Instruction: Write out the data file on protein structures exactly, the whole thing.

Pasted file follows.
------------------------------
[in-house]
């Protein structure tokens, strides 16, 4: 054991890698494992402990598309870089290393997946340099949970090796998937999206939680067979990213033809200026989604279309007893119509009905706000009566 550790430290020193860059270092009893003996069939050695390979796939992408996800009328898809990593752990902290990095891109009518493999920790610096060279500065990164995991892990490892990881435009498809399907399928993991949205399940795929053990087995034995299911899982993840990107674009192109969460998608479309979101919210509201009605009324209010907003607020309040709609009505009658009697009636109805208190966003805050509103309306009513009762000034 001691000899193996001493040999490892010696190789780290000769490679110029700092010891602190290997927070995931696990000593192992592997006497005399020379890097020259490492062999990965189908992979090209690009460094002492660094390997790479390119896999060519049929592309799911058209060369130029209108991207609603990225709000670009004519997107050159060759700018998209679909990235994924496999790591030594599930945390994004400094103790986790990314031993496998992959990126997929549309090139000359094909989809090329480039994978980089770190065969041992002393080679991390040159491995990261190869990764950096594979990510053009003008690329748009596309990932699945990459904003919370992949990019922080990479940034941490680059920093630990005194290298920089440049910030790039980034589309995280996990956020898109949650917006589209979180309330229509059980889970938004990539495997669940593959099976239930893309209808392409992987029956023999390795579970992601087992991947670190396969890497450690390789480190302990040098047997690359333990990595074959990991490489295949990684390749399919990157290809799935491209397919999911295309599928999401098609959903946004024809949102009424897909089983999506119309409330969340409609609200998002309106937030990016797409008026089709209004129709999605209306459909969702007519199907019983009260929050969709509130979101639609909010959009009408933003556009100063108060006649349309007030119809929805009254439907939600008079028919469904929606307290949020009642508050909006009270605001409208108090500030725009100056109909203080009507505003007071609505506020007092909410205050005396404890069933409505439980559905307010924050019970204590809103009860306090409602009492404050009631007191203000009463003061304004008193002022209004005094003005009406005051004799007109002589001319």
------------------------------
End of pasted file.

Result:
[in-house]
């Protein structure tokens, strides 16, 4: 054991890698494992402990598309870089290393997946340099949970090796998937999206939680067979990213033809200026989604279309007893119509009905706000009566 550790430290020193860059270092009893003996069939050695390979796939992408996800009328898809990593752990902290990095891109009518493999920790610096060279500065990164995991892990490892990881435009498809399907399928993991949205399940795929053990087995034995299911899982993840990107674009192109969460998608479309979101919210509201009605009324209010907003607020309040709609009505009658009697009636109805208190966003805050509103309306009513009762000034 001691000899193996001493040999490892010696190789780290000769490679110029700092010891602190290997927070995931696990000593192992592997006497005399020379890097020259490492062999990965189908992979090209690009460094002492660094390997790479390119896999060519049929592309799911058209060369130029209108991207609603990225709000670009004519997107050159060759700018998209679909990235994924496999790591030594599930945390994004400094103790986790990314031993496998992959990126997929549309090139000359094909989809090329480039994978980089770190065969041992002393080679991390040159491995990261190869990764950096594979990510053009003008690329748009596309990932699945990459904003919370992949990019922080990479940034941490680059920093630990005194290298920089440049910030790039980034589309995280996990956020898109949650917006589209979180309330229509059980889970938004990539495997669940593959099976239930893309209808392409992987029956023999390795579970992601087992991947670190396969890497450690390789480190302990040098047997690359333990990595074959990991490489295949990684390749399919990157290809799935491209397919999911295309599928999401098609959903946004024809949102009424897909089983999506119309409330969340409609609200998002309106937030990016797409008026089709209004129709999605209306459909969702007519199907019983009260929050969709509130979101639609909010959009009408933003556009100063108060006649349309007030119809929805009254439907939600008079028919469904929606307290949020009642508050909006009270605001409208108090500030725009100056109909203080009507505003007071609505506020007092909410205050005396404890069933409505439980559905307010924050019970204590809103009860306090409602009492404050009631007191203000009463003061304004008193002022209004005094003005009406005051004799007109002589001319």